I definitely recommend a visit to the Fossil Discovery Center or perhaps a similar facility in your area.  I was surprised to learn the fossil bed covers more than 40 acres, one of the largest. The fossils are from the last Ice Age in the San Joaquin Valley, the Middle Pleistocene Epoch, and are as old as 780,000 years. Little has been uncovered about this time period, making the site extremely valuable, and it’s rare to find a location with so many species available, giving a clear picture of life in their natural environment. The most common fossils found on this site are herd animals; ancient horses, camels, mammoths and giant ground sloths. The exhibits are definitely something to see!

Stacey Kayne
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Updated: October 7, 2011 — 6:16 am

13 Comments

  1. I LOVE this stuff!! I’m so jealous of your teens, Stacey. What an opportunity! Wish I lived closer the Fossil Discovery Center just looks amazing.

    –Kirsten

  2. Stacey,
    This is just GREAT! Man, you must have been so thrilled to have this opportunity to get your boys involved in this. Here in Ok City, there is a science museum who “hires” kids that are really too young to work at real jobs–middle schoolers on up(they have to be at least 12). They don’t get paid anything, but they have to fill out a job application and go through the interview process and kind of learn how to answer to a “boss” and start taking on responsibility. My kids both were involved in that program and loved it. Neither one of them really wanted to do it at the beginning, but as you were saying, the excitement of the people working there was very contagious and within a few minutes, they were excited, too. I am so glad to know that programs like that are in existence–that’s what opens doors for kids and makes them want to learn about things, I think. You are a GREAT MOM!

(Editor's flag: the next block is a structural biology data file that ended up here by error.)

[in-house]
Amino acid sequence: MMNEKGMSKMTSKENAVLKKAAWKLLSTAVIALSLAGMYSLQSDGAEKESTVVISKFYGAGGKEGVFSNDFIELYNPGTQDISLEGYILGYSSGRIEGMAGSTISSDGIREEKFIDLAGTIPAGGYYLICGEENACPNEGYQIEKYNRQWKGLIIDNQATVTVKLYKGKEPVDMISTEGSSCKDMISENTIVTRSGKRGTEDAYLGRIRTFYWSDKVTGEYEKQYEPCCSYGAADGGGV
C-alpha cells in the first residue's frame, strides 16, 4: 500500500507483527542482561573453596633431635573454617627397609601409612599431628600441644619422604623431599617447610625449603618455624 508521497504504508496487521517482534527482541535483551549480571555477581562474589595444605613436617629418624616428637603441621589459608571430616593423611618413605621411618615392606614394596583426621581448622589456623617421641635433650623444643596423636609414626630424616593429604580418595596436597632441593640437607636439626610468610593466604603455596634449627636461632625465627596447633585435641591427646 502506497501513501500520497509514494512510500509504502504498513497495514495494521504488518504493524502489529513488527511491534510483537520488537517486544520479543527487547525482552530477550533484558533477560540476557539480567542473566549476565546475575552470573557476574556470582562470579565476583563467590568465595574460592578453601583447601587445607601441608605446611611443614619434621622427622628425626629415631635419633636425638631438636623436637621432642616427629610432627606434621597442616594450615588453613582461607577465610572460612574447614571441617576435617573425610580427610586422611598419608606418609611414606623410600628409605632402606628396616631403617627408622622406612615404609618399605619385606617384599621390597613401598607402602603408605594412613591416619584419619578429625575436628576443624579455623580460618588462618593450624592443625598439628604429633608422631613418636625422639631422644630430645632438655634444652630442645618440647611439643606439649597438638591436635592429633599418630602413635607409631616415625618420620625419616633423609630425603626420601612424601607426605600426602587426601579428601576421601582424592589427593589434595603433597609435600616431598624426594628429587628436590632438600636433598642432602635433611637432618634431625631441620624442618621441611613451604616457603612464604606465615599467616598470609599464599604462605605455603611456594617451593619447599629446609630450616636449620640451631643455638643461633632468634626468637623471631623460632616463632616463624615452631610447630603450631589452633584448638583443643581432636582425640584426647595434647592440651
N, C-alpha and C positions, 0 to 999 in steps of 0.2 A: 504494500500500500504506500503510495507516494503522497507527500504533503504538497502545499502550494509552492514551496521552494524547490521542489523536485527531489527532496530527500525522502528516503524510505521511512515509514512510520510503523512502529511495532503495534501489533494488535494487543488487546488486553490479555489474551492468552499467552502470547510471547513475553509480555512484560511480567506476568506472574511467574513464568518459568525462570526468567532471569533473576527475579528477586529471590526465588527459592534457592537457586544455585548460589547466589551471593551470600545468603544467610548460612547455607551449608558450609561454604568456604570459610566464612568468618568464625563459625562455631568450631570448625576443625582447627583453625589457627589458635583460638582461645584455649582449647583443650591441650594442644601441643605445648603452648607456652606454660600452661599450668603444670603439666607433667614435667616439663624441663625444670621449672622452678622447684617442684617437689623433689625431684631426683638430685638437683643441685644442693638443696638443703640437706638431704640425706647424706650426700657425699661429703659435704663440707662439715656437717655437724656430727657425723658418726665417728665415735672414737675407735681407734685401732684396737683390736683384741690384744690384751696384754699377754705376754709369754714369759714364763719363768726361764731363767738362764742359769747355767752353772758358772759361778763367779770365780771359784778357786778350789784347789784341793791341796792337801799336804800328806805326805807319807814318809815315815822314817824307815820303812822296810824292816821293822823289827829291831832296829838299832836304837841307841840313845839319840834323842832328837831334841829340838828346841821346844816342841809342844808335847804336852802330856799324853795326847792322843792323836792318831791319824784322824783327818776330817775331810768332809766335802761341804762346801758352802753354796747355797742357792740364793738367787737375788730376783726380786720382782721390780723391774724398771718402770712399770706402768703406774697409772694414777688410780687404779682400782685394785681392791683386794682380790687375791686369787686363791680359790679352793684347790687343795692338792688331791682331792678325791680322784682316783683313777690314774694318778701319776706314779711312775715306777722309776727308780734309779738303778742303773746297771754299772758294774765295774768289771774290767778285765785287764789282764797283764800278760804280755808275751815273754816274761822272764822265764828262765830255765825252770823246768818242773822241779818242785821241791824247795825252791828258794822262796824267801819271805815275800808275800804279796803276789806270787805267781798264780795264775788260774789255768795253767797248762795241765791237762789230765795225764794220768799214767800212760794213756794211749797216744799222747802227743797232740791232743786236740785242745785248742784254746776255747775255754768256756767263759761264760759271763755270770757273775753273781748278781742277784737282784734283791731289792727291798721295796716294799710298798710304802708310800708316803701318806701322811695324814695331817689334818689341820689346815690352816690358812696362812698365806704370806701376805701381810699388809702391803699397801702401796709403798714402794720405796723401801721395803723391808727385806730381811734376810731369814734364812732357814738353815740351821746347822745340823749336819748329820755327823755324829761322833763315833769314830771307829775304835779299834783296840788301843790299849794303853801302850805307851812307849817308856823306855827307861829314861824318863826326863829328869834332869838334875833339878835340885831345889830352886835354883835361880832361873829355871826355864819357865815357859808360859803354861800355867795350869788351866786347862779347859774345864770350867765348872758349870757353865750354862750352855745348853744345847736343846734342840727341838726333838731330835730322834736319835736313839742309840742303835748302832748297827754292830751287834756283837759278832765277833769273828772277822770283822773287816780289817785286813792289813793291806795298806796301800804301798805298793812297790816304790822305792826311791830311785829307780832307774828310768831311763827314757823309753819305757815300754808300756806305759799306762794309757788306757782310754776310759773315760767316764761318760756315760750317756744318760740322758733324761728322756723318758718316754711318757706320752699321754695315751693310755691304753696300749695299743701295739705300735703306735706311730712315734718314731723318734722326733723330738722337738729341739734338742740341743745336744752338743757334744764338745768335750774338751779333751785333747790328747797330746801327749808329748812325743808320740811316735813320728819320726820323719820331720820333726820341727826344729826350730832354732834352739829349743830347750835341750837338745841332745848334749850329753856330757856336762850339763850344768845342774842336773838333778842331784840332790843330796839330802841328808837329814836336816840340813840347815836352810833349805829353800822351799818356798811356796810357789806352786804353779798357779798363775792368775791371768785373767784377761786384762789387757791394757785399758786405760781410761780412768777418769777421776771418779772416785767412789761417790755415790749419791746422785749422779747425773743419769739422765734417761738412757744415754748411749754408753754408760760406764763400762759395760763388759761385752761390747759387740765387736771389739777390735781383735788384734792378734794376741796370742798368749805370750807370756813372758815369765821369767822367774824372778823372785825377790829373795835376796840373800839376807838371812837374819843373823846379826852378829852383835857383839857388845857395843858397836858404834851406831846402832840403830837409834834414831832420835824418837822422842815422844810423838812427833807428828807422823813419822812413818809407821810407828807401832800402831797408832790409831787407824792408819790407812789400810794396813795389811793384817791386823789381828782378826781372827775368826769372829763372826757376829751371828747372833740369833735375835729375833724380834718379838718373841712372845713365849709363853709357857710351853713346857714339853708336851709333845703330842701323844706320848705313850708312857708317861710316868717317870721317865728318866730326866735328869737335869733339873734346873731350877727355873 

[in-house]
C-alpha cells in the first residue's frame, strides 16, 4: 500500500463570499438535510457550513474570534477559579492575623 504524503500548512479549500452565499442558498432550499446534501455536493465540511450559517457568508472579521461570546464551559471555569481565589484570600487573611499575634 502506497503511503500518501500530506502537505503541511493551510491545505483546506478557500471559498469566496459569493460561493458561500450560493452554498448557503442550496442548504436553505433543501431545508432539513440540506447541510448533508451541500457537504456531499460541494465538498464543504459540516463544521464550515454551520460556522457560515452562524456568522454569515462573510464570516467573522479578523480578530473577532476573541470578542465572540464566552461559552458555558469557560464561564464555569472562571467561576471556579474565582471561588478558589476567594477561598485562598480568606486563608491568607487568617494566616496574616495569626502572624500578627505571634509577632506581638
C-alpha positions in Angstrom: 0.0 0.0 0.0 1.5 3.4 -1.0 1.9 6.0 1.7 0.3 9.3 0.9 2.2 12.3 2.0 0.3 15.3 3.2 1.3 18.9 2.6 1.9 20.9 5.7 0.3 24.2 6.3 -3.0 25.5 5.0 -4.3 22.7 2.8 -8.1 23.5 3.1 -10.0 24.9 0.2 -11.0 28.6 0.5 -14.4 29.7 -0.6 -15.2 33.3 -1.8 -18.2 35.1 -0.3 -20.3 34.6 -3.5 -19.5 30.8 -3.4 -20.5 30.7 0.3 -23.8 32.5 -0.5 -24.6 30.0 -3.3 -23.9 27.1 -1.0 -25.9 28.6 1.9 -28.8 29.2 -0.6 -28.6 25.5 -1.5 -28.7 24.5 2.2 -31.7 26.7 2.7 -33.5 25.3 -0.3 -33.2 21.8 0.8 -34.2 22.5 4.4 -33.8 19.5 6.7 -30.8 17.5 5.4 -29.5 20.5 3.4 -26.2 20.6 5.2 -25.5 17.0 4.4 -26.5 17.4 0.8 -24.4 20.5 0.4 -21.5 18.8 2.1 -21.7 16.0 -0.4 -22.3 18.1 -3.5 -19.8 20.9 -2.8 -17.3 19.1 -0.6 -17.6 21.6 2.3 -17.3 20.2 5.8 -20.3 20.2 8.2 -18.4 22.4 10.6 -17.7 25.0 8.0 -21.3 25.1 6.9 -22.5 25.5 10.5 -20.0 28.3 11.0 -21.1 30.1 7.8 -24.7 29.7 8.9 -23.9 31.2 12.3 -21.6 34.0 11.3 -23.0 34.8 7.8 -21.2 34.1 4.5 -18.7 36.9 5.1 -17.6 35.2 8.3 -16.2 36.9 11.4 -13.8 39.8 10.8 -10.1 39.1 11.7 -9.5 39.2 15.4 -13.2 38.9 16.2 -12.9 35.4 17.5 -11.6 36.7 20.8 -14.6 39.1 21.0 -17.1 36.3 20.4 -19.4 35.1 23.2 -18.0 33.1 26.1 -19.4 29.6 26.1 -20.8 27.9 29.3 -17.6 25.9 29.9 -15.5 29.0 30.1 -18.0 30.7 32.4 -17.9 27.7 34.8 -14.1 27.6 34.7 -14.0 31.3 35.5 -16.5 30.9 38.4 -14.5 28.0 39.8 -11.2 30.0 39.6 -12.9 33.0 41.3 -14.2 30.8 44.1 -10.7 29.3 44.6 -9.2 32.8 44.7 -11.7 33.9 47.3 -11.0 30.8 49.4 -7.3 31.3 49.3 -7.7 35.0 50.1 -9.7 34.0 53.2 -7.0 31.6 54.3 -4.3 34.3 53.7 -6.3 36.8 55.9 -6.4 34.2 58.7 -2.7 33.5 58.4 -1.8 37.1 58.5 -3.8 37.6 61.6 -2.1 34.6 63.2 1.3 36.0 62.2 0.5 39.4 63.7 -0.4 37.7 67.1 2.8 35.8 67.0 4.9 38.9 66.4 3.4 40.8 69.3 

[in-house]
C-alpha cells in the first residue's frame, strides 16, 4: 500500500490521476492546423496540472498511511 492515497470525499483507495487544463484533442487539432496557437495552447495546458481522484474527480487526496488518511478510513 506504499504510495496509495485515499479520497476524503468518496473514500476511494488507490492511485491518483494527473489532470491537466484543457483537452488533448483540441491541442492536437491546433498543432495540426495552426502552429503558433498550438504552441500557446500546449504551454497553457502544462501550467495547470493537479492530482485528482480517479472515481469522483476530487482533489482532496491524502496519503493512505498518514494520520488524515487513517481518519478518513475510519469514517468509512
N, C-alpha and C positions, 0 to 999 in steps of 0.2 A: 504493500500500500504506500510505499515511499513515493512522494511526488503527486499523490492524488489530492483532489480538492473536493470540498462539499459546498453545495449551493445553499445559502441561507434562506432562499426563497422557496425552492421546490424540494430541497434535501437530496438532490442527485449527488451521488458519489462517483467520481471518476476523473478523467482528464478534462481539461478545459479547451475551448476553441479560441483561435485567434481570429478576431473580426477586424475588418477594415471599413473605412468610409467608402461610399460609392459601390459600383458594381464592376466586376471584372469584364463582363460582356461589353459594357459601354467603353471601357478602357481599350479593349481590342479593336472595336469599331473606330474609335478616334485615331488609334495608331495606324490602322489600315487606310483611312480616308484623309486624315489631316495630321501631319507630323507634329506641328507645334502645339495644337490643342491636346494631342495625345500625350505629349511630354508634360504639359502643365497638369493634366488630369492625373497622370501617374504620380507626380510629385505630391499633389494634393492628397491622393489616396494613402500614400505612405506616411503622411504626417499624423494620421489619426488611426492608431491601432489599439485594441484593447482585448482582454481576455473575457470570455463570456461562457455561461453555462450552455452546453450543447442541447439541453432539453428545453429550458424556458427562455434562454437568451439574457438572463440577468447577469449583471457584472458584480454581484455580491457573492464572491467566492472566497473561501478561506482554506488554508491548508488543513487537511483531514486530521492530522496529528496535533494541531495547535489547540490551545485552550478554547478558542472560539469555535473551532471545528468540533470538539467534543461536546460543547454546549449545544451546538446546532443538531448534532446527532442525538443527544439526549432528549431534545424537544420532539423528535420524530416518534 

Hugs,
    Cheryl P.

  3. What a fascinating blog, Stacey. And what a great experience for your kids. We have a lot of dino discoveries here in Utah, too, with Dinosaur National Monument in the NE corner of the state. And there are two great museums with dino skeletons and exhibits within 30 minutes of me. But I don’t know what they have in the way of kid programs. Sounds like you and your teens found a great one.
    I so admire anyone who home schools their children (which I didn’t). Lots of time and devotion involved but the rewards can be worth it. My hat is off to you.

  4. Hi Stacey,
    How great that museum sounds. You are just over the mountain from me. When I lived in Bakersfield, we would find shark teeth all over the hills, while hiking. That was our big find. One of these days I’ll have to return to the San Joaquin Valley and visit this museum. It sounds like an amazing place. Tip of the Hat to your boys, too.

  5. We have a fossil site not far from out home in NE TN and there is another site about 50 miles or so away in VA. The TN site was found when they were cutting a road bed not far from a high school. They have built a nice visitors’ center and are expanding with an educational wing/lecture hall. It is an extremely rich site and its discovery was rather unexpected. The fossils range from frogs to giant ground sloths to saber-toothed cats. It has a partnership with the local university and also has many volunteer opportunities. My grandson is also home schooled and I will be discussing with he and my daughter to see if he is interested in volunteering in the near future, he is only 13. We can both volunteer a day or two per week. I know I will enjoy it.